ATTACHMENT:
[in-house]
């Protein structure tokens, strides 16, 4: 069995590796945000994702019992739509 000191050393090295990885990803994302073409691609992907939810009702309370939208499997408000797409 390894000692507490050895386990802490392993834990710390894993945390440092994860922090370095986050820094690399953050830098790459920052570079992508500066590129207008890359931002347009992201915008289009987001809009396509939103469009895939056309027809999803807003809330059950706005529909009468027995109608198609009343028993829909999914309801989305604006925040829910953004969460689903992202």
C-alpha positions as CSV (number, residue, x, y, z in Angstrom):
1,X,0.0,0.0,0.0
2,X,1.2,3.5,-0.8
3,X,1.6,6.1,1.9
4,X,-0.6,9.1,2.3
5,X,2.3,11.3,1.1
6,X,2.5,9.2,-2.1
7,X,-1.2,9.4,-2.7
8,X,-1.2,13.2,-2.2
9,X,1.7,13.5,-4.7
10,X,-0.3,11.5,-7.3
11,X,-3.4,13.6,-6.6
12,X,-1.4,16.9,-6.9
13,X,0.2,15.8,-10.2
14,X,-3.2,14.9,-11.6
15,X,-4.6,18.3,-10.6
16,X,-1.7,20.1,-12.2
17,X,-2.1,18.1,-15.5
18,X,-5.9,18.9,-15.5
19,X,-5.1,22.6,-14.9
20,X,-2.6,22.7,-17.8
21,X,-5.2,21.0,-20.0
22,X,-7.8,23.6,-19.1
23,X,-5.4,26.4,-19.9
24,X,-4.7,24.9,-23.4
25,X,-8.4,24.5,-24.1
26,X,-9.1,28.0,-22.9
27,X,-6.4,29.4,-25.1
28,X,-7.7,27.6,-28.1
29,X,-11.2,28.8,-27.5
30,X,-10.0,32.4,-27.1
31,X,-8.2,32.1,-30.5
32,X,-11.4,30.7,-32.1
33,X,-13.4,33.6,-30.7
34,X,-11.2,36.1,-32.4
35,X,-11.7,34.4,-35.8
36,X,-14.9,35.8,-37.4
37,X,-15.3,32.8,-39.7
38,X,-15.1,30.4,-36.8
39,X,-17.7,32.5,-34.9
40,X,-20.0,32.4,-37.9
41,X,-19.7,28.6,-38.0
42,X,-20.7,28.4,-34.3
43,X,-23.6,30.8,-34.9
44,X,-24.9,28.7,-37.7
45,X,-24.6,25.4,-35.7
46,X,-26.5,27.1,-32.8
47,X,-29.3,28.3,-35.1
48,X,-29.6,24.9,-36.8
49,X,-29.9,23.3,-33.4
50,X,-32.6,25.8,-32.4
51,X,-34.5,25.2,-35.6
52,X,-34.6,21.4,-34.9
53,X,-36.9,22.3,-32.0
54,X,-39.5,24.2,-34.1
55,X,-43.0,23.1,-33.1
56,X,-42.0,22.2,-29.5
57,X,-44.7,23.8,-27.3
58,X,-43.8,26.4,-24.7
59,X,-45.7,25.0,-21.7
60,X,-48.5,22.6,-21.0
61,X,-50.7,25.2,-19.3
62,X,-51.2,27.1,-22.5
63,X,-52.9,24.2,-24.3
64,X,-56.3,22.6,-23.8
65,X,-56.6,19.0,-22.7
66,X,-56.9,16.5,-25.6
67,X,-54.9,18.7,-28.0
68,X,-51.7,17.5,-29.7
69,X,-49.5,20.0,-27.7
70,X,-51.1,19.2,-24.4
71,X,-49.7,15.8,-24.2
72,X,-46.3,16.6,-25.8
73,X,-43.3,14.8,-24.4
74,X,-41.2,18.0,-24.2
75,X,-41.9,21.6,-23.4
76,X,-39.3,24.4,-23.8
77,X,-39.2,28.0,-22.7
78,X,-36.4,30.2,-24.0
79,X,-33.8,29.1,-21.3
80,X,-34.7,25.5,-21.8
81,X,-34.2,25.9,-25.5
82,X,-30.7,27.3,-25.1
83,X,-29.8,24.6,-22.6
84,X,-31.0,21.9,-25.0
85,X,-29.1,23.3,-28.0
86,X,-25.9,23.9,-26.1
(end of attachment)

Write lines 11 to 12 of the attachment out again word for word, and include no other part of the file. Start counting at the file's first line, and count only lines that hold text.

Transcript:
8,X,-1.2,13.2,-2.2
9,X,1.7,13.5,-4.7